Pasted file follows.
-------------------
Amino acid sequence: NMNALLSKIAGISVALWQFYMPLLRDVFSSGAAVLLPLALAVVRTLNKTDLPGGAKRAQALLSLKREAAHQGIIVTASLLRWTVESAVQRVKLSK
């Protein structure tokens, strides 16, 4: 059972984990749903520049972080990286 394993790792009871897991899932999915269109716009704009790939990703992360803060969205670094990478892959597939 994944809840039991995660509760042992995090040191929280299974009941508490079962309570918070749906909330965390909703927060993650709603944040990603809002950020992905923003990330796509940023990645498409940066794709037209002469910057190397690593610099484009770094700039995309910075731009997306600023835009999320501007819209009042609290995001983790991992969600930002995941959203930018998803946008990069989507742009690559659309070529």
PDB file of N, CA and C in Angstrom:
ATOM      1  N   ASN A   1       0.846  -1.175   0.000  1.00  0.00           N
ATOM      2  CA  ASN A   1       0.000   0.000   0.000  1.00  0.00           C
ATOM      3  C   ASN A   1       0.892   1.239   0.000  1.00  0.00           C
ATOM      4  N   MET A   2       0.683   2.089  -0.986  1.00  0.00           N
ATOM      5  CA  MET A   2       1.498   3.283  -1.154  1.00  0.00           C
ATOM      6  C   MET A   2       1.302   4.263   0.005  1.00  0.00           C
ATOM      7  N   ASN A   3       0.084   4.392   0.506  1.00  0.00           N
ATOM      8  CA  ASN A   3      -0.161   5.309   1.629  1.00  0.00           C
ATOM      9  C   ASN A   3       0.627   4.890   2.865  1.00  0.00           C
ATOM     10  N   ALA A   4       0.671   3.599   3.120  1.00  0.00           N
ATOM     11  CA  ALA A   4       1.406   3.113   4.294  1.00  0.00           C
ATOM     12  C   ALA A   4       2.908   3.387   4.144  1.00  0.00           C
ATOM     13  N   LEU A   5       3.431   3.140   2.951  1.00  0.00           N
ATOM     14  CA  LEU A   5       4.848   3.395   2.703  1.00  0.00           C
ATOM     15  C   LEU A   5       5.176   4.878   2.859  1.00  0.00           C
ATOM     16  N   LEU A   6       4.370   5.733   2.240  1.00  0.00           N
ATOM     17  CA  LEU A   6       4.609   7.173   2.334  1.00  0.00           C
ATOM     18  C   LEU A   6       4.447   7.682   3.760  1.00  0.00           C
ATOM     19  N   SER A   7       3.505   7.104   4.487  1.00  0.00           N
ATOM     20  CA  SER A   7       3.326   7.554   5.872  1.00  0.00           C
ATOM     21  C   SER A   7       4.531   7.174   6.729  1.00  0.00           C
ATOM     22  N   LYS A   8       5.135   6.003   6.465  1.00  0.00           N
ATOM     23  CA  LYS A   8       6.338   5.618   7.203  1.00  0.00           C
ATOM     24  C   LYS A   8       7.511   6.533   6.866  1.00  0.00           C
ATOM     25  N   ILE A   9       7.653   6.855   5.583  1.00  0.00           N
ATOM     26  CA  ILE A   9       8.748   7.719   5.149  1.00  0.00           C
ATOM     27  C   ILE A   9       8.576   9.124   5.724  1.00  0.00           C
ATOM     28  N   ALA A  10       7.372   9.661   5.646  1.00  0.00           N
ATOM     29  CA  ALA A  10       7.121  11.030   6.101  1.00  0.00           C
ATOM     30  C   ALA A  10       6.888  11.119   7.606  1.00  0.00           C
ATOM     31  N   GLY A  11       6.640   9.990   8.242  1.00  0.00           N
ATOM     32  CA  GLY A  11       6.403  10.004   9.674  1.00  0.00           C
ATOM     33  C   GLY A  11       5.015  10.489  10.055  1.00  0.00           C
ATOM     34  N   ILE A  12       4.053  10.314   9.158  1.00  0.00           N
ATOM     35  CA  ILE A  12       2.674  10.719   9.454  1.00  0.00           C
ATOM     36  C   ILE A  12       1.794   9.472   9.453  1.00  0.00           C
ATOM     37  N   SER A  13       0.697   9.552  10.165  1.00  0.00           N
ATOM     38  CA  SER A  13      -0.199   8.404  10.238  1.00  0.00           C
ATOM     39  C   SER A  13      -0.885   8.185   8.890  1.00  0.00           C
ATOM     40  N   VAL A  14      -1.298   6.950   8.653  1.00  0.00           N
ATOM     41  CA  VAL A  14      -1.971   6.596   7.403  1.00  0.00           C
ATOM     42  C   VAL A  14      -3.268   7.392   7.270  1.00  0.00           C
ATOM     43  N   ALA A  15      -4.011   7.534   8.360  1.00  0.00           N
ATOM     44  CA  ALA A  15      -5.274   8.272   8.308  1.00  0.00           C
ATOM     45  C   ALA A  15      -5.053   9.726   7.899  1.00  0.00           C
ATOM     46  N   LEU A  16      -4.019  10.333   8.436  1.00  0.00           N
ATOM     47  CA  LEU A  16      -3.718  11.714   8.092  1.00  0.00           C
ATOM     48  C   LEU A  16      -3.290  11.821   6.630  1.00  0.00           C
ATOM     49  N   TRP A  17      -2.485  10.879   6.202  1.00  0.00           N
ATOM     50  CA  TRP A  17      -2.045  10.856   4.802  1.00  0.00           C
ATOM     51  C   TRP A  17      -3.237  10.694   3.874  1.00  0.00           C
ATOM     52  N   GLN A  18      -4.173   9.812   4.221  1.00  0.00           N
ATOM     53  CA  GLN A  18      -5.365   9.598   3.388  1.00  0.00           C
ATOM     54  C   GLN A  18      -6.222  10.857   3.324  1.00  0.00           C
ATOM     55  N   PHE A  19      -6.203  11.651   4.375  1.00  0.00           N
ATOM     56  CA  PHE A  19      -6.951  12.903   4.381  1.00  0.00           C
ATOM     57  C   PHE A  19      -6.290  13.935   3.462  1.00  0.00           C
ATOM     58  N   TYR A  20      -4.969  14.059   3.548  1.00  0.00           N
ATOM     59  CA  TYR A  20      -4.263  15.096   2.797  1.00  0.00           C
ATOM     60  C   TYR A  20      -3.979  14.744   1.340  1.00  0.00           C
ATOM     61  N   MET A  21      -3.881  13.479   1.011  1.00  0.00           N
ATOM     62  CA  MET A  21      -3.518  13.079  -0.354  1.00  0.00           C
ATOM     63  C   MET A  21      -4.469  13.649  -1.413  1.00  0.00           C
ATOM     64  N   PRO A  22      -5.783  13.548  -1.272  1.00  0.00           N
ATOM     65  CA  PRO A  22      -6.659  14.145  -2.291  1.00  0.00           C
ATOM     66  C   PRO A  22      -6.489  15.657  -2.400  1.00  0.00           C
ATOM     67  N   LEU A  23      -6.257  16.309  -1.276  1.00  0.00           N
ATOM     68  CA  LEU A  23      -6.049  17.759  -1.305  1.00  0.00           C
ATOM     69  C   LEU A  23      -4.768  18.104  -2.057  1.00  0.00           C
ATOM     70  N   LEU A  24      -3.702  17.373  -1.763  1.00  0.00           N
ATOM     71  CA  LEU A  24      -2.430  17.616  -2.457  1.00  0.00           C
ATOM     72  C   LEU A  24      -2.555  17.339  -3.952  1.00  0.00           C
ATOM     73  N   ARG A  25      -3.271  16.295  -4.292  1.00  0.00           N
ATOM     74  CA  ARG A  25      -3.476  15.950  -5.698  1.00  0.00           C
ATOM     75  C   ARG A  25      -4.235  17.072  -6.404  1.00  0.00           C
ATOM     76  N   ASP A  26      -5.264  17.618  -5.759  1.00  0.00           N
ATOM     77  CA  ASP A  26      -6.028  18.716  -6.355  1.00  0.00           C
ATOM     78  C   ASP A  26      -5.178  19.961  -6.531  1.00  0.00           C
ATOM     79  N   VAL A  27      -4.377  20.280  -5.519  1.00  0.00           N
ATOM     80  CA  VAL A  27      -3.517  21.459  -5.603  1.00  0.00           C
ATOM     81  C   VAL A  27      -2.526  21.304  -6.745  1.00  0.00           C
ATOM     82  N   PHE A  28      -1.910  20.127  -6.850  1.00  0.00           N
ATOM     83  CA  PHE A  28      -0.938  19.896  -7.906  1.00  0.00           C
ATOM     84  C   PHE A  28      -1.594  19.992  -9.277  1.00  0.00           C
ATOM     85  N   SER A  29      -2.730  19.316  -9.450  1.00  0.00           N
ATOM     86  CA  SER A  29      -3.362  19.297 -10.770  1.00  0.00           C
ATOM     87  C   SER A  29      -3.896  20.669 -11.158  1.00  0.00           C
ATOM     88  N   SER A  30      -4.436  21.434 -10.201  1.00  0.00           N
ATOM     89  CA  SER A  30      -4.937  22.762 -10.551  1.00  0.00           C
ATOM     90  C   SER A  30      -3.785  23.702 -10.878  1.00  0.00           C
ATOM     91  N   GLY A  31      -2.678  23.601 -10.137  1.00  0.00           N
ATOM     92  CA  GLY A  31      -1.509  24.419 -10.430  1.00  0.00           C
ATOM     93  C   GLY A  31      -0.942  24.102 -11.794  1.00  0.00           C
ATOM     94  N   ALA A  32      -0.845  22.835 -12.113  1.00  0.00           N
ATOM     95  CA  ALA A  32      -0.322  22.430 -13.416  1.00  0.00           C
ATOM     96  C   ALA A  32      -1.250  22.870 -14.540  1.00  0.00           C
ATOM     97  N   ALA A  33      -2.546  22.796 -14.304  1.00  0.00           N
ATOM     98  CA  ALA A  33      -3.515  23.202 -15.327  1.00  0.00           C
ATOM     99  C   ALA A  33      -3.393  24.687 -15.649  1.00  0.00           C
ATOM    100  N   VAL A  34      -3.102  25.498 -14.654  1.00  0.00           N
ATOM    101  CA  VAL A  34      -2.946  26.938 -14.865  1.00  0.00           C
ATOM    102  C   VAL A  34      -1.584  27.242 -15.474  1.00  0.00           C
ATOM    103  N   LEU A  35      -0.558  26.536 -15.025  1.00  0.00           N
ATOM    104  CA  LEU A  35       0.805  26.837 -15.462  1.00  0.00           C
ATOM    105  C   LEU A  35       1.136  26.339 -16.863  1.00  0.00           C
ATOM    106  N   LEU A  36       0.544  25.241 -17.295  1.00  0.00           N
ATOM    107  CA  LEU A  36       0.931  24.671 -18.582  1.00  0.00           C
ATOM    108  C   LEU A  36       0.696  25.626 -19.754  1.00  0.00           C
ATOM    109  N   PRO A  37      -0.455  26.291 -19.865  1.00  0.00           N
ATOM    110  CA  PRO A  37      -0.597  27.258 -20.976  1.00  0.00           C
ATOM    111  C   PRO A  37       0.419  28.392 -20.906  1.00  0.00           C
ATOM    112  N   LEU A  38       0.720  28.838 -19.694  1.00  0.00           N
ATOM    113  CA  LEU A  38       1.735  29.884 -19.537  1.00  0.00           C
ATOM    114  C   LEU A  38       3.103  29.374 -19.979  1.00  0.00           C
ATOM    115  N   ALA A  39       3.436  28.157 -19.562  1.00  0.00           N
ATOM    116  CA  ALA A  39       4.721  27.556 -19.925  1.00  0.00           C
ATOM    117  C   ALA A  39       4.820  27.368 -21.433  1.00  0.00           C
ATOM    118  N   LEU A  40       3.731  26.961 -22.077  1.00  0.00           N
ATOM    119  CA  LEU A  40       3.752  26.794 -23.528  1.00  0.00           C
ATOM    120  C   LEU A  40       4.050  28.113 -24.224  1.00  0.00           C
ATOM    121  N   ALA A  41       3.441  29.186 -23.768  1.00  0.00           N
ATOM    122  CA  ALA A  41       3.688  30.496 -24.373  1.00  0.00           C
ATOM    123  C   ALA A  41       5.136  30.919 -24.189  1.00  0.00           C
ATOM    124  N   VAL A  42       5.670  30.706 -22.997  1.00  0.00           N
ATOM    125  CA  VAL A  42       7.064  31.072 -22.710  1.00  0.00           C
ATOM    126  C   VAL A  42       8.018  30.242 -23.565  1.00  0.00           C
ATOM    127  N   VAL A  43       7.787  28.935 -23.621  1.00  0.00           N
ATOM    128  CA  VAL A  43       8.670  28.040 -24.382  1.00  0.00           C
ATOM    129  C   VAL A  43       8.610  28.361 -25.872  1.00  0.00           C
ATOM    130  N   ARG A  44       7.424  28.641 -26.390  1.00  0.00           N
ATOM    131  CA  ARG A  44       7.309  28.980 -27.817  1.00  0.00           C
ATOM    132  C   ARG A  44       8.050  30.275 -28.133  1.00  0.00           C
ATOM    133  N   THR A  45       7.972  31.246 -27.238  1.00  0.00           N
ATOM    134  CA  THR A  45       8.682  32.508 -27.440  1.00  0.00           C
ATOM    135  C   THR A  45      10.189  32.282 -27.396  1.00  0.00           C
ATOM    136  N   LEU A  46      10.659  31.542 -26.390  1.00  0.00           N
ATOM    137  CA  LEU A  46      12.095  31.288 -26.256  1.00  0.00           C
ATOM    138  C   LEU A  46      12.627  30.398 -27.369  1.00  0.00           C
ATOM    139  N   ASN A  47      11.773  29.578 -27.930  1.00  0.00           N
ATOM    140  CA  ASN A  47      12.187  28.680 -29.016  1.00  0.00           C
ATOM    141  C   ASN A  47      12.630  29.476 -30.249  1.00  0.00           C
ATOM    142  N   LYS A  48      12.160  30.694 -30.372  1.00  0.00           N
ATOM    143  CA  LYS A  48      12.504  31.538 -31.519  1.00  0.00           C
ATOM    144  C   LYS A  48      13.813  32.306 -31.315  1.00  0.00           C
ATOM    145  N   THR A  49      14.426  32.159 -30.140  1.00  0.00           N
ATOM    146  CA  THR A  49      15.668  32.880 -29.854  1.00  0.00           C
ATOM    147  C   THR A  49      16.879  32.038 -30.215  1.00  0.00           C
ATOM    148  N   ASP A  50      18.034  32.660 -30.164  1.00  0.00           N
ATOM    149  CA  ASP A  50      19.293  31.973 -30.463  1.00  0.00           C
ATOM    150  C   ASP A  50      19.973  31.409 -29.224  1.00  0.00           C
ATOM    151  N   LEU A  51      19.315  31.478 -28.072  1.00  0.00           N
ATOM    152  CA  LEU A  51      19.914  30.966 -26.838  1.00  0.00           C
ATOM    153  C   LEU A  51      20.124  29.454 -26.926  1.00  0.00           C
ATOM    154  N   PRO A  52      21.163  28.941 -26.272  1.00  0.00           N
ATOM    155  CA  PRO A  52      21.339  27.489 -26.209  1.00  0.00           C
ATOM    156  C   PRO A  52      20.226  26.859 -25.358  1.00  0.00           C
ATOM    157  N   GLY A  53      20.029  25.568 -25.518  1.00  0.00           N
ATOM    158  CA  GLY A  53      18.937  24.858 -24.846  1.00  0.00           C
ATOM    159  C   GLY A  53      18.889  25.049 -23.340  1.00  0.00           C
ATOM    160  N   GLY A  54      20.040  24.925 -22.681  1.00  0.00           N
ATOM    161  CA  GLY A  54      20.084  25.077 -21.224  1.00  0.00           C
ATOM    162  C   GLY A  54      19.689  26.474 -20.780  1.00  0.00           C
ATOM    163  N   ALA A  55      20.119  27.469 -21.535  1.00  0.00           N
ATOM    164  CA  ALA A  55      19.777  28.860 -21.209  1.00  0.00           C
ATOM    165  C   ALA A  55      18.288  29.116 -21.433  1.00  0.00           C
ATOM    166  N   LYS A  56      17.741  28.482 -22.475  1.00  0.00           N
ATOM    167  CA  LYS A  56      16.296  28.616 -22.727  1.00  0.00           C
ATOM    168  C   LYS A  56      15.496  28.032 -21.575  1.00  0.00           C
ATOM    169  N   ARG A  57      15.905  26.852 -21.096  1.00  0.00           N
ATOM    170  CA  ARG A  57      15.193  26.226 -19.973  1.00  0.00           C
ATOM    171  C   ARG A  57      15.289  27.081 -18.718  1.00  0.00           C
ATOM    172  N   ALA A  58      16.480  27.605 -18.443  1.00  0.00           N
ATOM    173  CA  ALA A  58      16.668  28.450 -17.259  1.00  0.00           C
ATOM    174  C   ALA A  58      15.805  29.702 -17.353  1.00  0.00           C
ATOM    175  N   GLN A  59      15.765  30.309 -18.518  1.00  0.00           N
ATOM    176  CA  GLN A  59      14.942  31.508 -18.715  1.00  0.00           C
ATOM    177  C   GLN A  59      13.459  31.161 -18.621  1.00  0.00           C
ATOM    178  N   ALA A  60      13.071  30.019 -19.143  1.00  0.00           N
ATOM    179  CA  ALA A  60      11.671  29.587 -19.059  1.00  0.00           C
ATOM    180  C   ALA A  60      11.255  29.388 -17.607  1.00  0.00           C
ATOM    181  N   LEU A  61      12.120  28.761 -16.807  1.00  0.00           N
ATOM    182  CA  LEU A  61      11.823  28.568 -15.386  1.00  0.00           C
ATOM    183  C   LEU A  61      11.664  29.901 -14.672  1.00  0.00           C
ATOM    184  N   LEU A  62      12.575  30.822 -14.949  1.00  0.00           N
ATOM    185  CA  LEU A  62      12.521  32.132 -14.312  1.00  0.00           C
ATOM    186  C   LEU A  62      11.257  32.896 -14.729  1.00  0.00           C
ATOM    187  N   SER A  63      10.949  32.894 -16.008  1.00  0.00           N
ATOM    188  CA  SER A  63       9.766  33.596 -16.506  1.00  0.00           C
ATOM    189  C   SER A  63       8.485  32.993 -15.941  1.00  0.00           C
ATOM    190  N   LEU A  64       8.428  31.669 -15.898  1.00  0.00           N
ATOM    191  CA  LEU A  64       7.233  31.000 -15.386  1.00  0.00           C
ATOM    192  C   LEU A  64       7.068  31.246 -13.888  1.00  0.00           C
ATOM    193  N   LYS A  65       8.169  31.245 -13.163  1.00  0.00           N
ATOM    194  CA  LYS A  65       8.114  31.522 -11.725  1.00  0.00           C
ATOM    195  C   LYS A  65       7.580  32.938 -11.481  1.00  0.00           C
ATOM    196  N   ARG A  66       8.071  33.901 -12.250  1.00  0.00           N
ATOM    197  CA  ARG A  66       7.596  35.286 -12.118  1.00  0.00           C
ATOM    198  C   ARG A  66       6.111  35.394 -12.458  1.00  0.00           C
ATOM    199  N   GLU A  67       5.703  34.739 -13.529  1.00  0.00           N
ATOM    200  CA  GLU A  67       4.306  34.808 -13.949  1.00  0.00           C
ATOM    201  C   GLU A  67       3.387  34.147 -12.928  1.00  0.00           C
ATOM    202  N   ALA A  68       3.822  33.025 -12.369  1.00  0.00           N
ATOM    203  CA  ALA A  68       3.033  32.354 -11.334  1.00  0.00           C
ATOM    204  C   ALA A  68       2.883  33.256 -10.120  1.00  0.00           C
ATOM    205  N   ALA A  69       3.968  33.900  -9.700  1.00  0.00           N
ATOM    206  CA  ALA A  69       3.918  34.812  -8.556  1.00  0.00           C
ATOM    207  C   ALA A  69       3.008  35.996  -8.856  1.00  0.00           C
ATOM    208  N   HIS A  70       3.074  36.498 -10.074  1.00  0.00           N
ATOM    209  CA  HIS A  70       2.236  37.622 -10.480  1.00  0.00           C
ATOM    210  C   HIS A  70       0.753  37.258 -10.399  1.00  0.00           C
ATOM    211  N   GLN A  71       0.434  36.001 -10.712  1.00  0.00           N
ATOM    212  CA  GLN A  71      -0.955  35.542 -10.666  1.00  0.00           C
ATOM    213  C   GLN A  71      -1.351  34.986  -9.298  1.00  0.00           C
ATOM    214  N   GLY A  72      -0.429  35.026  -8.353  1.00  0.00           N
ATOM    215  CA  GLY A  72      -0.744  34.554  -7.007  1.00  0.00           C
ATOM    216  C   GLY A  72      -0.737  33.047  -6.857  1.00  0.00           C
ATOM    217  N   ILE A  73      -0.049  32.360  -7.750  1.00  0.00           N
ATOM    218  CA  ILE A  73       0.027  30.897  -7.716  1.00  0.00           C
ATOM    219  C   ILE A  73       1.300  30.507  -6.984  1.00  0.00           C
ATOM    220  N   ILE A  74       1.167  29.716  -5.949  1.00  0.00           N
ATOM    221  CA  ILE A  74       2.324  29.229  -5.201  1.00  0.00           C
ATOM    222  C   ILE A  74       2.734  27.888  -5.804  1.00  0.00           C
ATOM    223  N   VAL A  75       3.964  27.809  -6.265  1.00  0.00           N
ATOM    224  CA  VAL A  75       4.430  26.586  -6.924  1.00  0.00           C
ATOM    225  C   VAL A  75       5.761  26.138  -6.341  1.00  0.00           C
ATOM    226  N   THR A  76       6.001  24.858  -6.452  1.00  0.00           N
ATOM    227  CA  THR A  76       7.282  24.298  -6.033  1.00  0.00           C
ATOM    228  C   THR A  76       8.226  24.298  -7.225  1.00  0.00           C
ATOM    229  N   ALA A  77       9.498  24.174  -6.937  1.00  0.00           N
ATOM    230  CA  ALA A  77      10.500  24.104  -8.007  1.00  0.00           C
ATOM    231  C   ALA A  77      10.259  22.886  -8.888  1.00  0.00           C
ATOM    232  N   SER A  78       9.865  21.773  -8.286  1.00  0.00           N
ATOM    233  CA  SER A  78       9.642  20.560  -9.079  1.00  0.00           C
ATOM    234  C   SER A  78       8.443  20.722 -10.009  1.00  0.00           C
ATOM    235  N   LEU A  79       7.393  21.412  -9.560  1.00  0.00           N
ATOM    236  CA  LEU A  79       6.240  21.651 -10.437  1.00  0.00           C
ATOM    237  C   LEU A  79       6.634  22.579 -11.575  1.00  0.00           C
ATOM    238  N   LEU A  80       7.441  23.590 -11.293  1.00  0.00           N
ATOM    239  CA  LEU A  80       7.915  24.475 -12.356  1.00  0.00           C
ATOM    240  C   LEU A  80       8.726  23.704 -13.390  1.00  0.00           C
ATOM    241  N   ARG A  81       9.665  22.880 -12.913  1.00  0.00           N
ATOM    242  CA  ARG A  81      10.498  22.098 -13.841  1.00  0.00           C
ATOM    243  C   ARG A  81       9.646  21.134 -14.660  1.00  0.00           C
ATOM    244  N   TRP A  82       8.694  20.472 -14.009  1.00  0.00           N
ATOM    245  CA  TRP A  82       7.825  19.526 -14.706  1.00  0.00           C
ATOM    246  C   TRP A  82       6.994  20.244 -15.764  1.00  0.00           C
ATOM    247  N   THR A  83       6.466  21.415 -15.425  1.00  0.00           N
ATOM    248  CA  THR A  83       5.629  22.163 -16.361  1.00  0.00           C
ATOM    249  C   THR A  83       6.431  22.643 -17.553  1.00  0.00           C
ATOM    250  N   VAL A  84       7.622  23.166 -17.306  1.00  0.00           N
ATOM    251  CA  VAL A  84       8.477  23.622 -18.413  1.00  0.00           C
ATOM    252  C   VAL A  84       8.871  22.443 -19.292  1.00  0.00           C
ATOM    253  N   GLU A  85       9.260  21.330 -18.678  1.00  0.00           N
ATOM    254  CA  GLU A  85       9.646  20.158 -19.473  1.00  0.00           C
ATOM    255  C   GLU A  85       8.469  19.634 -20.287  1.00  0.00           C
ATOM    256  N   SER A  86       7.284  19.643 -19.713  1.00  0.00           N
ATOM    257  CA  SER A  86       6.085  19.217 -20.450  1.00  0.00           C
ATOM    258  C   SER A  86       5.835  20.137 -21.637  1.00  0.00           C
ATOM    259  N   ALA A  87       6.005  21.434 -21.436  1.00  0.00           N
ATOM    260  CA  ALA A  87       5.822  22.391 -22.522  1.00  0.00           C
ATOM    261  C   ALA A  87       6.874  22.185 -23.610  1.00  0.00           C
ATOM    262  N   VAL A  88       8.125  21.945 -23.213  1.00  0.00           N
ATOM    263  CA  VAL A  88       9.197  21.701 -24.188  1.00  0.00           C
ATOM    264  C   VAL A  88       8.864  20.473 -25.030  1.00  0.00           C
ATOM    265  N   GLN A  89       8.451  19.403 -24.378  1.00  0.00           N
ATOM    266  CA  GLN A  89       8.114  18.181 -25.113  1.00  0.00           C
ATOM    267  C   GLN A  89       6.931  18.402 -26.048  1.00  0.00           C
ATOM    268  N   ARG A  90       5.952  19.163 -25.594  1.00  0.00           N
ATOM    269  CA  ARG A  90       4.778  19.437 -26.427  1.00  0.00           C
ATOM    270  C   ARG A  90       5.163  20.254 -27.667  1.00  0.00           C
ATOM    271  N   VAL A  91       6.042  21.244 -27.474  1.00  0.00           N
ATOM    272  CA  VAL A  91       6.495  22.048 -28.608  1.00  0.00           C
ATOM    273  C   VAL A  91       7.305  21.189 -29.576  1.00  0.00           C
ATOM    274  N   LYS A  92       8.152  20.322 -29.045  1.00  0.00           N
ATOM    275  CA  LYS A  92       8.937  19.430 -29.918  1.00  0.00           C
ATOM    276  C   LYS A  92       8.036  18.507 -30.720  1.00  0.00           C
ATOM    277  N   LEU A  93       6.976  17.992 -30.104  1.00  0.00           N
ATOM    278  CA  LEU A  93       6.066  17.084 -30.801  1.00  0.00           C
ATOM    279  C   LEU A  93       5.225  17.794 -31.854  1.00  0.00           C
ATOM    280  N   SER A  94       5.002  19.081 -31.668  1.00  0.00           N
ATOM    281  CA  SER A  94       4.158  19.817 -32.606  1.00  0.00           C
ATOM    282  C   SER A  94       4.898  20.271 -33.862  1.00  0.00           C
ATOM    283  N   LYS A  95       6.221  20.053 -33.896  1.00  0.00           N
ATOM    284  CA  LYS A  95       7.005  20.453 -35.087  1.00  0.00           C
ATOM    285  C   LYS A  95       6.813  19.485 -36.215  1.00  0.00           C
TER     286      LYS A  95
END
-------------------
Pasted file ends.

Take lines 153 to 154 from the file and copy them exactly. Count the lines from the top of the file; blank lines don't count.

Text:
ATOM    150  C   ASP A  50      19.973  31.409 -29.224  1.00  0.00           C
ATOM    151  N   LEU A  51      19.315  31.478 -28.072  1.00  0.00           N